At the regional level despite proximity with Papua New Guinea the overall risk is assessed to be low as there is limited cross border population movement from the affected area; however, virological analysis indicates that the virus may have been possibly circulating for a few years with immunization coverage being low in neighbouring areas. Jayapura, a nearby district that has high international population movement has not had any persons test positive for cVDPV. At the global level, the overall risk is assessed as low due to generally high polio vaccine coverage, established AFP surveillance systems and availability of technical expertise for polio control.

This risk will be continuously assessed and could be reviewed according to the evolution of the situation.
WHO advice

Vaccine-derived poliovirus (VDPVs) are rare but well documented strains of poliovirus that can emerge in some populations which are inadequately immunized. The emergence of VDPV strains underscores the importance of maintaining high levels of routine coverage and effective surveillance systems for early detection.

It is important that all countries, in particular those with persons who frequently travel and have contact with polio-affected countries and areas, strengthen surveillance for AFP cases in order to rapidly detect any new virus importation and to facilitate a rapid response. Countries, territories and areas should also maintain uniformly high routine immunization coverage at the district level to minimize the consequences of any new virus introduction.

WHO’s International Travel and Health (http://www.who.int/ith/en/) recommends that before travelling to areas with active poliovirus transmission (i.e. those with active transmission of a wild or vaccine derived poliovirus), travellers from polio-free countries should ensure that they have completed the age-appropriate polio vaccination series, according to their respective national immunization schedule. In addition, they should be given another one-time booster dose of polio vaccine if the OPV or IPV vaccine series were completed more than 12 months previously.

Before travelling abroad, persons of all ages residing in polio-infected countries and long-term visitors to such countries (i.e. persons who spend more than four weeks in the country) should have completed a full course of vaccination against polio in compliance with the national schedule. In addition, they should receive an additional dose of OPV or IPV within four weeks to 12 months of travel to boost intestinal mucosal immunity and reduce the risk of poliovirus shedding, which could lead to reintroduction of poliovirus into a polio-free area. For persons who previously received only IPV, OPV should be the choice for the booster dose, if available and feasible. In case of unavoidable last-minute travel, travellers who have not received a documented dose of polio vaccine within the previous 12 months, should still receive one dose of OPV or IPV before departure. Updates on currently or recently infected countries can be found on the website of the Global Polio Eradication Initiative.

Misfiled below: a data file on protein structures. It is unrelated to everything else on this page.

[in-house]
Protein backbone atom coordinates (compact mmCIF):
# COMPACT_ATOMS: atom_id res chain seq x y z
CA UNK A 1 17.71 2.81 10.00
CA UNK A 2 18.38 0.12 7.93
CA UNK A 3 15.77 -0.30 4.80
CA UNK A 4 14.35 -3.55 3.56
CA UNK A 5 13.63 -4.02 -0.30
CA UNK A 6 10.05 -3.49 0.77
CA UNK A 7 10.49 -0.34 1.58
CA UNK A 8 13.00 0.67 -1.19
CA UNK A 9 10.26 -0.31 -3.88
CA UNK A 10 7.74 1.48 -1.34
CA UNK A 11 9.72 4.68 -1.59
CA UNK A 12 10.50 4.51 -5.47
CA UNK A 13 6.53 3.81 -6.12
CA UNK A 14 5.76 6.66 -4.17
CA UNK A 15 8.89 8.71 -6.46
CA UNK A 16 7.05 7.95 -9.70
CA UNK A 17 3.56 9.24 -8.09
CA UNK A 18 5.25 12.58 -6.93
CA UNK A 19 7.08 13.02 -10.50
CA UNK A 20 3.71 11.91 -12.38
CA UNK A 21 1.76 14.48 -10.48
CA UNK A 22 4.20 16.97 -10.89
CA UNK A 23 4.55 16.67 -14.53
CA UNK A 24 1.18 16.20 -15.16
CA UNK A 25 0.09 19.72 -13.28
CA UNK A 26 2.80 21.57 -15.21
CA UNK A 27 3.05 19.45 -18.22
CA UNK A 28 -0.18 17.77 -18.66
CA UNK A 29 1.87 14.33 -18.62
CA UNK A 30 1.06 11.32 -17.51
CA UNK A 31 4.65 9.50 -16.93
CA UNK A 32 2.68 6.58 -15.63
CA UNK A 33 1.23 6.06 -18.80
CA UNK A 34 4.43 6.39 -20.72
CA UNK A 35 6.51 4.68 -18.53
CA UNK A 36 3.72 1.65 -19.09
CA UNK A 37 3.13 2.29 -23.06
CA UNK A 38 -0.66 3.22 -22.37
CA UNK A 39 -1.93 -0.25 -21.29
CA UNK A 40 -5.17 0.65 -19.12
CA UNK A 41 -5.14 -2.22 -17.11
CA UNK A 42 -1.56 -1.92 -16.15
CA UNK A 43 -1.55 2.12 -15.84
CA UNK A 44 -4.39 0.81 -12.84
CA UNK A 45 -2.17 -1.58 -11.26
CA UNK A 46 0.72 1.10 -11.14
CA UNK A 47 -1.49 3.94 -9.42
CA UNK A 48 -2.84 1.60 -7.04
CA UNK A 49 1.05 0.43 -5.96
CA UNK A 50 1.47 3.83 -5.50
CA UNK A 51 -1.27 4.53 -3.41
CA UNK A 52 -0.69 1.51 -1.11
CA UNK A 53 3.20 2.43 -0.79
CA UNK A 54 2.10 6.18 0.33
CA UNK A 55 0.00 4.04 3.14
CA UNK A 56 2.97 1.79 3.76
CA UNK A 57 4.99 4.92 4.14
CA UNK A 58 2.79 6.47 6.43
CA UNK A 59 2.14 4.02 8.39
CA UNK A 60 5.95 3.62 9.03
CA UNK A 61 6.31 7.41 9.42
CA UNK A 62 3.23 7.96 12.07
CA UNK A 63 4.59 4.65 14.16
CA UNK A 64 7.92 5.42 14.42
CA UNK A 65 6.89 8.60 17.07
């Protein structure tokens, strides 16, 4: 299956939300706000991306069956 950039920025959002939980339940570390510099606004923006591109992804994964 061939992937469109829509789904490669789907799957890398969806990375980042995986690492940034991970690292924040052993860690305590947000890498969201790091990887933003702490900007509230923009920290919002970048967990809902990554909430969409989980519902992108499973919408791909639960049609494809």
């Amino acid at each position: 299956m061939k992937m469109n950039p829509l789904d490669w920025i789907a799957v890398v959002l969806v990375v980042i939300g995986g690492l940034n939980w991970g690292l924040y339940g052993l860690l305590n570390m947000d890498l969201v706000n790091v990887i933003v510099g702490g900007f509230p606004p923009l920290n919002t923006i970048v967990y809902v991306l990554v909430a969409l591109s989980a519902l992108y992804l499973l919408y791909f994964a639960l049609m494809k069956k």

As per the advice of the Emergency Committee convened under the International Health Regulations (2005), efforts to limit the international spread of poliovirus must continue as it remains a Public Health Emergency of International Concern (PHEIC). Countries affected by poliovirus transmission are subject to Temporary Recommendations. To comply with the Temporary Recommendations, any country infected by poliovirus should declare the outbreak as a national public health emergency and implement all required measures to support polio eradication such as adequate vaccination of international travellers; intensify efforts to increase routine immunization coverage, including sharing coverage data and intensify cross border efforts. State should ensure that travellers who receive such vaccination have access to an appropriate document to record their polio vaccination status. The full statement of the Emergency Committee Polio is available from the link below:

Source and links:   https://www.who.int/csr/don/27-february-2019-polio-indonesia/en/